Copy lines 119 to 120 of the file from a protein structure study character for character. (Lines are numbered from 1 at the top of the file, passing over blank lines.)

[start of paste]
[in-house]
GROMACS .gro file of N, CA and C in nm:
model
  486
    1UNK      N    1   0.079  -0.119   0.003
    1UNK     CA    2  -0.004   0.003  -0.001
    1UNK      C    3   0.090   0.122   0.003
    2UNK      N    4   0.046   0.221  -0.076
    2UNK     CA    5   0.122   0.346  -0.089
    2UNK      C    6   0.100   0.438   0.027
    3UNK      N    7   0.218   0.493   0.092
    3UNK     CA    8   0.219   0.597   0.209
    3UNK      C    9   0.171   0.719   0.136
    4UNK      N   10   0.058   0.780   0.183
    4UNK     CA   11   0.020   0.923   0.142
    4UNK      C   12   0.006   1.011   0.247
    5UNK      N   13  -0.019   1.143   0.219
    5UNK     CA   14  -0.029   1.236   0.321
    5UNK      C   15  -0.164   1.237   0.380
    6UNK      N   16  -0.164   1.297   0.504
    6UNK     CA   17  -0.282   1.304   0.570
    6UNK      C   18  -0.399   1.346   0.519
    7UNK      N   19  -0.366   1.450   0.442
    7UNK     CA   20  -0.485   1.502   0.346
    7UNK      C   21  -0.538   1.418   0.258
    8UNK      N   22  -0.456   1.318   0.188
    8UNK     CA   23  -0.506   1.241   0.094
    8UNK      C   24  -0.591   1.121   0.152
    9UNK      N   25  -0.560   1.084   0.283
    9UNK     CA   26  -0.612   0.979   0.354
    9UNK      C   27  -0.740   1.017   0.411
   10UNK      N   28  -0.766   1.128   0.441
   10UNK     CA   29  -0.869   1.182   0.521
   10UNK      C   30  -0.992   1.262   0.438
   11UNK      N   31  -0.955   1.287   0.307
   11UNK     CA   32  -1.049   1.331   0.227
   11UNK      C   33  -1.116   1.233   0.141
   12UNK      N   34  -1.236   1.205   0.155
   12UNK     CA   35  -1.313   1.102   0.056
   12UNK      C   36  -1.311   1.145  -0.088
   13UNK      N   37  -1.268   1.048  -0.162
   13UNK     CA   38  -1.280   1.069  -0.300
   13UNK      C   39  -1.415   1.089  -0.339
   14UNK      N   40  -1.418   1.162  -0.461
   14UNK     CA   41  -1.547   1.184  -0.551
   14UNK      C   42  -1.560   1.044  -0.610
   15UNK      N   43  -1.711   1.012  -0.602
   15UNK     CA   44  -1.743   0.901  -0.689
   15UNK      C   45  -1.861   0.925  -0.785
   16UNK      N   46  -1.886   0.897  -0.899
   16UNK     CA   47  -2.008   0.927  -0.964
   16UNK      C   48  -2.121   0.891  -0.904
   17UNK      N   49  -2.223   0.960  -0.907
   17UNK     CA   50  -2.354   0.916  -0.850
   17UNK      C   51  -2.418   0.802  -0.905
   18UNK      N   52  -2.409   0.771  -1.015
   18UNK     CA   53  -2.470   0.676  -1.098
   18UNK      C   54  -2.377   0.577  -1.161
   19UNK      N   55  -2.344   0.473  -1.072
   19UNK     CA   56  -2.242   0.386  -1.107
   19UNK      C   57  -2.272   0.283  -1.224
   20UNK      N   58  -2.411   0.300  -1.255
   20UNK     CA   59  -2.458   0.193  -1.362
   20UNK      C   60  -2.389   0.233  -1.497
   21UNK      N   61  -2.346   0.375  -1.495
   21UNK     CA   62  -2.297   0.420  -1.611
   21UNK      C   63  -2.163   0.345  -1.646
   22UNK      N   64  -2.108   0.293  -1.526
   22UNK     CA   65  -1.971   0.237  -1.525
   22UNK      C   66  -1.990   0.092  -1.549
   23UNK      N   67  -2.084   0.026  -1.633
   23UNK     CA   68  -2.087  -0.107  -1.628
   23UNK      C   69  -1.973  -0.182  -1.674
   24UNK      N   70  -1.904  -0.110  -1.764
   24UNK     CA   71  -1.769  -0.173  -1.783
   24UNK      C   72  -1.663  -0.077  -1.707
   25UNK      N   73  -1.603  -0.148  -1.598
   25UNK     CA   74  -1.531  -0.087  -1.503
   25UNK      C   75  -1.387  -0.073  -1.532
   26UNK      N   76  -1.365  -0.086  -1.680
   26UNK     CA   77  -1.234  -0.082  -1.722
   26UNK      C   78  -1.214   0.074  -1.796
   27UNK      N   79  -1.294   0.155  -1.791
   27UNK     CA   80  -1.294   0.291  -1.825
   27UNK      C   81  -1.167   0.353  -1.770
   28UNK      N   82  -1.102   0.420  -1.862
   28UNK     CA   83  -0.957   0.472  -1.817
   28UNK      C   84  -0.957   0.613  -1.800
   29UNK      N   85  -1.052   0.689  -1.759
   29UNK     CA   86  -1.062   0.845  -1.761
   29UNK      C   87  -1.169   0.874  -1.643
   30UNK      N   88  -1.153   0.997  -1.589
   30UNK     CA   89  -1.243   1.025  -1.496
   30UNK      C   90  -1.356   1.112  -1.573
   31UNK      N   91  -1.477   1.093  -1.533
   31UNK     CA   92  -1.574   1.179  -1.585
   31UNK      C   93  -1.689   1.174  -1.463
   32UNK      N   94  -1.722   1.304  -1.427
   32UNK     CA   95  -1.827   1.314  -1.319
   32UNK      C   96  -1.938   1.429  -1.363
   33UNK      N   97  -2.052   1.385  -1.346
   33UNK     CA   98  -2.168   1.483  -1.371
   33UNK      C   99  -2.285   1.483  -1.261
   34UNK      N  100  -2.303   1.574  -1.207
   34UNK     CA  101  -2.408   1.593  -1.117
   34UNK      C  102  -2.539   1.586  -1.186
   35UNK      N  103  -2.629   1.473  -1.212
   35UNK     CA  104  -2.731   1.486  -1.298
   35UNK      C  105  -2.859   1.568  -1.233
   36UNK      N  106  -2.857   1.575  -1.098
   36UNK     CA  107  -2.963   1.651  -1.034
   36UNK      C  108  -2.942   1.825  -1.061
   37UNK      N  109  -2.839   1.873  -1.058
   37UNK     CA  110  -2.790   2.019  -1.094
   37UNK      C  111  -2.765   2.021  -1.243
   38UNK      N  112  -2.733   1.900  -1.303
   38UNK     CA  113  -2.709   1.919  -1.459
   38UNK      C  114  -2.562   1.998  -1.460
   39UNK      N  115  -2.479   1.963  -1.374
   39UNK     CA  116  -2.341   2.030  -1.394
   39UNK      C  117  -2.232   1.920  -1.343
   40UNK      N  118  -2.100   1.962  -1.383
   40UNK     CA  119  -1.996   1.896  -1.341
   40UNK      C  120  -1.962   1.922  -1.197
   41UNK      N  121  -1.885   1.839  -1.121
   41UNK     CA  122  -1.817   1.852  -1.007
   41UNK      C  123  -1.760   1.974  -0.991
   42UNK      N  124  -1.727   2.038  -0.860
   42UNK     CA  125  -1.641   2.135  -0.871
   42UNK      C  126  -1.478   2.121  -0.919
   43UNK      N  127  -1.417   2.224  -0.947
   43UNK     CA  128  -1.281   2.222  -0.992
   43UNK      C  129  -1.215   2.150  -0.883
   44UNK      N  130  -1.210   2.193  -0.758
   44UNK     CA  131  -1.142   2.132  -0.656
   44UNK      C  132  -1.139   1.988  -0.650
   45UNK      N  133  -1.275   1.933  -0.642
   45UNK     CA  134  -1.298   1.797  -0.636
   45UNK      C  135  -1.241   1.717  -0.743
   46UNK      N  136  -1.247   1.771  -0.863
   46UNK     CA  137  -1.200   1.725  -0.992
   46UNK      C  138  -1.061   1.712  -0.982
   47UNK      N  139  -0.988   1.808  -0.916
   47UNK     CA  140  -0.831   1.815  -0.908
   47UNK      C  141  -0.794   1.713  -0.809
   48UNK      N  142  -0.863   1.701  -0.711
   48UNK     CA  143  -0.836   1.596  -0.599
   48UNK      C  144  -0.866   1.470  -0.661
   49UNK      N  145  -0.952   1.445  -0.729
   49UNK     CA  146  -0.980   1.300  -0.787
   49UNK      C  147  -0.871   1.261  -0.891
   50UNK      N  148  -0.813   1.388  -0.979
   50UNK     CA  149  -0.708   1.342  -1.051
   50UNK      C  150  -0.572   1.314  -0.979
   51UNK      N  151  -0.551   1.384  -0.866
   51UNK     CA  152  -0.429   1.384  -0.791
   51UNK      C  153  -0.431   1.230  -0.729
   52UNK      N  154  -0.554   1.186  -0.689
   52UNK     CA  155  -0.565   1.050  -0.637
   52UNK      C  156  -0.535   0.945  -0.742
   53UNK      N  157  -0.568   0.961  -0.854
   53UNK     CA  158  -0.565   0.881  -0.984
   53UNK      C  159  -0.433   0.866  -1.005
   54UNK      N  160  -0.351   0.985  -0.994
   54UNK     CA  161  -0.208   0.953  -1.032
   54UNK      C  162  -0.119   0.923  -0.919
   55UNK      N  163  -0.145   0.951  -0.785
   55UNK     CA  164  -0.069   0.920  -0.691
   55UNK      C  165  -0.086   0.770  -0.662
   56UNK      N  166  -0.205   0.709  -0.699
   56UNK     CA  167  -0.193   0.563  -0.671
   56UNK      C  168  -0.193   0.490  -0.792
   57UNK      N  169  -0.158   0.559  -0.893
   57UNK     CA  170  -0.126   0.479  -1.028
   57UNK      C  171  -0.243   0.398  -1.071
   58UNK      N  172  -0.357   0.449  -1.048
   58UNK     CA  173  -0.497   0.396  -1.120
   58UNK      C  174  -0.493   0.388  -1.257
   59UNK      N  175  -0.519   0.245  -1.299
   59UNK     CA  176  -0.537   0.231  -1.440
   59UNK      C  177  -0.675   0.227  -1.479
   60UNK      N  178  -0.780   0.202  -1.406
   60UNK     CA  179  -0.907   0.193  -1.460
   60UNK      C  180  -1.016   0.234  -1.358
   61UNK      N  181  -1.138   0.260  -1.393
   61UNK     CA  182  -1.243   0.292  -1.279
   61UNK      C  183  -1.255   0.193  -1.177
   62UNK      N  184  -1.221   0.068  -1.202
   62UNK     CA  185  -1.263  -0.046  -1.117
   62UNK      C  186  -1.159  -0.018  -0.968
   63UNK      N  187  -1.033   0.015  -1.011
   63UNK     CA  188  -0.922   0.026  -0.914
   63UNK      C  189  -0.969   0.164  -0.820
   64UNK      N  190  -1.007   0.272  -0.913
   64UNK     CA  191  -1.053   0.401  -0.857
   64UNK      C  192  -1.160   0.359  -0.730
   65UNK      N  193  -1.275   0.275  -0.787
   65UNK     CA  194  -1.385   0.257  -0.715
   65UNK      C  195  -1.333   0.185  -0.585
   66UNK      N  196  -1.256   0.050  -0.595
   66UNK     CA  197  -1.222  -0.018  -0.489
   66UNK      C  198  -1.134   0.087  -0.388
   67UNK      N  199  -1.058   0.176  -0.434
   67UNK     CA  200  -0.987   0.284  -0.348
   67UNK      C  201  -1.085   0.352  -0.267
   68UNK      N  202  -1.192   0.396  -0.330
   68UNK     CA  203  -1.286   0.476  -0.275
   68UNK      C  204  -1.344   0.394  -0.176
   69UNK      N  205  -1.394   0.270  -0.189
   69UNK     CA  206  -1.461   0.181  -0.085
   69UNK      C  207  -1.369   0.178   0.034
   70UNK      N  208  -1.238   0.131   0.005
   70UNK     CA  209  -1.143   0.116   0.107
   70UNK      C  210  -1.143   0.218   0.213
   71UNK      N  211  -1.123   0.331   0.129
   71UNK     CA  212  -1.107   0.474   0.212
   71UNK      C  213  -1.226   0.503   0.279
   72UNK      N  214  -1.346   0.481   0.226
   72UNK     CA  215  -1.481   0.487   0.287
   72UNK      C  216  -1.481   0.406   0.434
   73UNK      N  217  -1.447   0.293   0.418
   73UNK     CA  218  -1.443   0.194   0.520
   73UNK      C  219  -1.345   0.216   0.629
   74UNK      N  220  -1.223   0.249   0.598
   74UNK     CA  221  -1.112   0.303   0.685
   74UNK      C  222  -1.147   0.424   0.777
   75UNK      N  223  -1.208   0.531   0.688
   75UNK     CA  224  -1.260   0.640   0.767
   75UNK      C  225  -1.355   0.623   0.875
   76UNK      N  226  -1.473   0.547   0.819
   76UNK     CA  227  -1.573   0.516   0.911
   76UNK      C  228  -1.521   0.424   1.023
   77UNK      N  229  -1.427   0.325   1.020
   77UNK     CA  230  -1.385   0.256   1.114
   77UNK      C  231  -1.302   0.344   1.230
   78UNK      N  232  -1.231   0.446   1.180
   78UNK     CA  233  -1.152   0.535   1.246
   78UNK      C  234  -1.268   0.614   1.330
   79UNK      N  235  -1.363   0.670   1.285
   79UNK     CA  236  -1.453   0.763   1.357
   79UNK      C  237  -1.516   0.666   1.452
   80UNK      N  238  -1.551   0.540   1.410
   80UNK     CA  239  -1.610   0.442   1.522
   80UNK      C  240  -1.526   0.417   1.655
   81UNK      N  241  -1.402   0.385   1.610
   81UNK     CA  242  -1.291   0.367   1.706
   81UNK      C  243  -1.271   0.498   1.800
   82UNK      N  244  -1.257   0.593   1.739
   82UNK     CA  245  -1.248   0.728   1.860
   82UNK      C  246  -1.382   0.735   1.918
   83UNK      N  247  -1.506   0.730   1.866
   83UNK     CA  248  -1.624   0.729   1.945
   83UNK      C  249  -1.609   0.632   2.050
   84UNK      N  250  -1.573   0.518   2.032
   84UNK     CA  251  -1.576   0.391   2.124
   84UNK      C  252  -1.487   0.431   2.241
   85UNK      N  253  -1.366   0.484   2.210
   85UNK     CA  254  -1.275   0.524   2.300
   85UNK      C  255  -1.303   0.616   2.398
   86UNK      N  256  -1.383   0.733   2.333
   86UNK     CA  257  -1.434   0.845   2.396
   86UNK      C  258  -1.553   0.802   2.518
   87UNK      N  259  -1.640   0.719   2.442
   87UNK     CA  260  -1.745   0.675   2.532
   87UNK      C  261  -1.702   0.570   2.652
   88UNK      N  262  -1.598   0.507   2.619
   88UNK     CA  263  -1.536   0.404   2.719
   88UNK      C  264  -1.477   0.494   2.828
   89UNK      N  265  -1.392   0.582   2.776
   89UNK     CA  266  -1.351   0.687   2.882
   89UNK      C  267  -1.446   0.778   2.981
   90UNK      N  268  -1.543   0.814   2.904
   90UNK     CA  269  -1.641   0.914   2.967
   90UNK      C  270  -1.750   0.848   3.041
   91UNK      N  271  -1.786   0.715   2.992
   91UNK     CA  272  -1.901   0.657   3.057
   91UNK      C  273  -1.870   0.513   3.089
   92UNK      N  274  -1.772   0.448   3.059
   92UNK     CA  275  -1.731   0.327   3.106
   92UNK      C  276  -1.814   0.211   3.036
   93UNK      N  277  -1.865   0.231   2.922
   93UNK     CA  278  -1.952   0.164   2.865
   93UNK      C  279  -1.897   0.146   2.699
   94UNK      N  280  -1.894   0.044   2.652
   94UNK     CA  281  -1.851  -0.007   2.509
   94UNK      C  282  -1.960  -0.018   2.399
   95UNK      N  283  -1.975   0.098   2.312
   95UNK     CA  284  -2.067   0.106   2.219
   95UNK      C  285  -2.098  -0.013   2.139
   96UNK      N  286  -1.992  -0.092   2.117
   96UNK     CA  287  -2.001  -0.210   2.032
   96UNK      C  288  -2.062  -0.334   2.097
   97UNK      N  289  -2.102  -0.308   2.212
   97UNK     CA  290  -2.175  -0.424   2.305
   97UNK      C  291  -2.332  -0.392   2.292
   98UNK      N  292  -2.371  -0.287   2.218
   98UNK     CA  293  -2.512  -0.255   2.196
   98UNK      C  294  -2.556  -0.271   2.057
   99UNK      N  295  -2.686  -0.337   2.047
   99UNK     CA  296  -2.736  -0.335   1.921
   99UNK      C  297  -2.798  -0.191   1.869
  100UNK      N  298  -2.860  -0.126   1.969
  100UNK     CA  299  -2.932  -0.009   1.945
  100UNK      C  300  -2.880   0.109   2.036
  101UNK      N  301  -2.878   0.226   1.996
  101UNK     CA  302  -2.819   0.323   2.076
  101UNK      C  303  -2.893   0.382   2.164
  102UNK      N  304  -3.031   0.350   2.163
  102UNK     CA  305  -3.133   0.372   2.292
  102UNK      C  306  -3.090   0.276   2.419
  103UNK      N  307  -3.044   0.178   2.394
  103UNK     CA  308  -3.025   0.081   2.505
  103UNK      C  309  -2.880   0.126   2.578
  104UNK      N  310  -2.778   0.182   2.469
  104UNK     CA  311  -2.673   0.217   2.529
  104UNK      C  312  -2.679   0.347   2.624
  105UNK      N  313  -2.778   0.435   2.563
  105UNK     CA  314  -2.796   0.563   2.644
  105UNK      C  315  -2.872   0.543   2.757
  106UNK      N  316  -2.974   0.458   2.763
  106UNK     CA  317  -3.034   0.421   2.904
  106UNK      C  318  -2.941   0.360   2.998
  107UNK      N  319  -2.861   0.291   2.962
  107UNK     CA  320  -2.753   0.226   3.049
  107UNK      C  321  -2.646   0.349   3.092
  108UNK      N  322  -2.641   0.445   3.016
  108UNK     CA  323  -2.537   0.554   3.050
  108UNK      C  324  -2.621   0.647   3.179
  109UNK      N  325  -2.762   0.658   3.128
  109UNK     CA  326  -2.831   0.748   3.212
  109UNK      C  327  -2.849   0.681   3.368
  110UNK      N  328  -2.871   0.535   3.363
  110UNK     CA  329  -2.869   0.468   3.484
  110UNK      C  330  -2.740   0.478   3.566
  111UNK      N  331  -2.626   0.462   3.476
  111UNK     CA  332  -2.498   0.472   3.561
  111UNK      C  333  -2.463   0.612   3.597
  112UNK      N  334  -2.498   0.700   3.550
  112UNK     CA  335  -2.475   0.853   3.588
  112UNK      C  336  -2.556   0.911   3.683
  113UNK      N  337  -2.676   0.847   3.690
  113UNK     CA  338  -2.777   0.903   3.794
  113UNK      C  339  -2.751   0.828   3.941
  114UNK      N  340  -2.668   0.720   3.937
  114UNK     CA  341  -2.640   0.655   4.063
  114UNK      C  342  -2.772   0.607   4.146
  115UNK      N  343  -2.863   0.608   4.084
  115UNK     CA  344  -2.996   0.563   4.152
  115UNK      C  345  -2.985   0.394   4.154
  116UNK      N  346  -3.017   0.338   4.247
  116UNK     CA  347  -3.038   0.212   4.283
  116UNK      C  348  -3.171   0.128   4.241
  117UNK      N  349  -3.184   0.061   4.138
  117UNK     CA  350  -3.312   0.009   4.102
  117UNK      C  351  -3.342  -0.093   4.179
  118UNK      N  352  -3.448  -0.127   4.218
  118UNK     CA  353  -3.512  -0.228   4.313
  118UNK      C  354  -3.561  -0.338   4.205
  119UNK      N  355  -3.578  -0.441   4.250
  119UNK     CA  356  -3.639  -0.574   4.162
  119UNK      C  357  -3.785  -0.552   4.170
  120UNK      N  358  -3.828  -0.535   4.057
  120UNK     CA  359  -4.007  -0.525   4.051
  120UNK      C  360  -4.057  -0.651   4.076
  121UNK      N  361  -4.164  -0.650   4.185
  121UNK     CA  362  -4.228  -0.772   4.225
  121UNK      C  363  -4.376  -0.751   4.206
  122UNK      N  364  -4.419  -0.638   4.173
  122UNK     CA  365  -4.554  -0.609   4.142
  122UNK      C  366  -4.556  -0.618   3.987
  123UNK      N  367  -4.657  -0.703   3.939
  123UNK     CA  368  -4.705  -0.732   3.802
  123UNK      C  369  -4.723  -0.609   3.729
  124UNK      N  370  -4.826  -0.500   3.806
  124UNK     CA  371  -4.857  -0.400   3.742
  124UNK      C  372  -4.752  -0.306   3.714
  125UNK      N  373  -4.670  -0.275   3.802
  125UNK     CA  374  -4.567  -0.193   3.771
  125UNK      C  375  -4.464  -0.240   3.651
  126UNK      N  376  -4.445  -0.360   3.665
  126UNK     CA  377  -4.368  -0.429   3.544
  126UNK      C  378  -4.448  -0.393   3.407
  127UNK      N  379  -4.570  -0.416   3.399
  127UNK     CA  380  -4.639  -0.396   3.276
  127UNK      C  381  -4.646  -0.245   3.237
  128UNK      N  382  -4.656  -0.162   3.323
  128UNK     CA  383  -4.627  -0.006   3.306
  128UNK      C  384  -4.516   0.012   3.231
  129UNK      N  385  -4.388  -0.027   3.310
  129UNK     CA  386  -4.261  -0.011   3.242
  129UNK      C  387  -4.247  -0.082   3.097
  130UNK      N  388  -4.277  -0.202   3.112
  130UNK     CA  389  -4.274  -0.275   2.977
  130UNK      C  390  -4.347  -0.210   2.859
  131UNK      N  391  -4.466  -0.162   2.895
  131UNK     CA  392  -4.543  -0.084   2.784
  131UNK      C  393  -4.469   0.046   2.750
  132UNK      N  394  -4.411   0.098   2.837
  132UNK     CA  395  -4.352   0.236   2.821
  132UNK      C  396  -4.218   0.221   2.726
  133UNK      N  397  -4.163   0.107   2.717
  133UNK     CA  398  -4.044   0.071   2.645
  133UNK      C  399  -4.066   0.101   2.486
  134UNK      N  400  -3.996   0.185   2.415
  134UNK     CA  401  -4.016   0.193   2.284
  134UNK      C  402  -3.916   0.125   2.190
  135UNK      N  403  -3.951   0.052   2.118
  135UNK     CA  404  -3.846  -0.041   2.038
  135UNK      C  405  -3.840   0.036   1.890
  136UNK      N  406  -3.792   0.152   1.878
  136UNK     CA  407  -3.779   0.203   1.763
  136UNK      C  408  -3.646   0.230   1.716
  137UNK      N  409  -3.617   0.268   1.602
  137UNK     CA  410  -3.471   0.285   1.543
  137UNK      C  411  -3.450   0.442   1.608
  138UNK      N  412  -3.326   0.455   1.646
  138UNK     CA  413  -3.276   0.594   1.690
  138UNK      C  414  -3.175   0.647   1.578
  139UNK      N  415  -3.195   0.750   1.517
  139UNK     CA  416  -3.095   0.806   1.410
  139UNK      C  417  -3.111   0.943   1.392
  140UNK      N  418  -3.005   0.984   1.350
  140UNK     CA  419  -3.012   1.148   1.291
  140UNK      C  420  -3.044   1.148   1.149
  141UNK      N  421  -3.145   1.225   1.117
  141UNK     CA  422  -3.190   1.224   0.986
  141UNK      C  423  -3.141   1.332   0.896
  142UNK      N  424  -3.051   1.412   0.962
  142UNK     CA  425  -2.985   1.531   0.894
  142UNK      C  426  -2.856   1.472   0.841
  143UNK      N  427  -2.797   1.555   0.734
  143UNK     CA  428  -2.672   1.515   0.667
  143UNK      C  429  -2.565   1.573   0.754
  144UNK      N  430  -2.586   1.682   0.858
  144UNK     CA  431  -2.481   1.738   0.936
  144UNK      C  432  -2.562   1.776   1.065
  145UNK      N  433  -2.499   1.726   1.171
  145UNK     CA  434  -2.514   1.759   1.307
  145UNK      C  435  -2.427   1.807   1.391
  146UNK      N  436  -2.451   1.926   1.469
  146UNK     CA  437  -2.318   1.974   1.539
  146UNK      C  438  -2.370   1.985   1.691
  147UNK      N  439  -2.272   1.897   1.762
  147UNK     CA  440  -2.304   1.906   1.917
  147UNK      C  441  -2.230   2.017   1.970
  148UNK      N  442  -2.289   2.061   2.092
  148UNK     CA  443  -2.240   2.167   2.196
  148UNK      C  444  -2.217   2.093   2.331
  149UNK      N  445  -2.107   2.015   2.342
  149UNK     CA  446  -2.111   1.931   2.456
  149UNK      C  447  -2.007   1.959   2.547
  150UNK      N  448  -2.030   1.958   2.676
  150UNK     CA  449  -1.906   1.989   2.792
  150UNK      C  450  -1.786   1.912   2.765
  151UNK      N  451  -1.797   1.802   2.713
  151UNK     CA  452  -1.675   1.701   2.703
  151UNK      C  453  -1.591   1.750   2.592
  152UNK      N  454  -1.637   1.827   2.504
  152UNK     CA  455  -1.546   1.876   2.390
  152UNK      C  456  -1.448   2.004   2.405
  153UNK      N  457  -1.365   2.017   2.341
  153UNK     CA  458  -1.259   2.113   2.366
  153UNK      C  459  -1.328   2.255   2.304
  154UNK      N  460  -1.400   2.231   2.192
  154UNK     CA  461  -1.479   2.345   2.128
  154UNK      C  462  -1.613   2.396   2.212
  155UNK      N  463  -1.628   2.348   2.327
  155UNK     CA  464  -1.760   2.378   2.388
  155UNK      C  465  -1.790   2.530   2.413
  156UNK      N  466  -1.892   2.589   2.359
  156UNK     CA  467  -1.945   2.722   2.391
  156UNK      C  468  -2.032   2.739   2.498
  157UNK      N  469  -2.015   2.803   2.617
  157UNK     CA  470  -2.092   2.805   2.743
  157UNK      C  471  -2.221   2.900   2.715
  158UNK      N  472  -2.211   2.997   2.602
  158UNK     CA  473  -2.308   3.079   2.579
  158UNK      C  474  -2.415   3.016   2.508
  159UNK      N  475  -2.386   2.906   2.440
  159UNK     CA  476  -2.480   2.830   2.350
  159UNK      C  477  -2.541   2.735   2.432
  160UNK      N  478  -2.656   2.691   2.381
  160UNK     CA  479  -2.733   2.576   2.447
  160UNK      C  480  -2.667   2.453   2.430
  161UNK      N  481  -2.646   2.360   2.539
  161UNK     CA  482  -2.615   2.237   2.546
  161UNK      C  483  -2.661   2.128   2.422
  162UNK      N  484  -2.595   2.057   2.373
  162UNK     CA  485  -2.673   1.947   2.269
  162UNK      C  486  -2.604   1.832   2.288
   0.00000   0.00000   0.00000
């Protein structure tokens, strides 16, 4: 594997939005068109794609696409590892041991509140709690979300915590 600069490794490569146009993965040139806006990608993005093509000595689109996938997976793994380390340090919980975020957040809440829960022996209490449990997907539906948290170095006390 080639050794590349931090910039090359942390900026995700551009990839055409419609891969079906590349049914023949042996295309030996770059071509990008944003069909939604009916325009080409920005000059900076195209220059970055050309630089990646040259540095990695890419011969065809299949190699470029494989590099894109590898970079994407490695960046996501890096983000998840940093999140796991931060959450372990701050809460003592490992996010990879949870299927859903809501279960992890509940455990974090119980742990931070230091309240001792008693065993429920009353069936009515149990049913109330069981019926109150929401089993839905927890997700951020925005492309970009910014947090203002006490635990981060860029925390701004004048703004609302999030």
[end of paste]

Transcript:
   39UNK      N  115  -2.479   1.963  -1.374
   39UNK     CA  116  -2.341   2.030  -1.394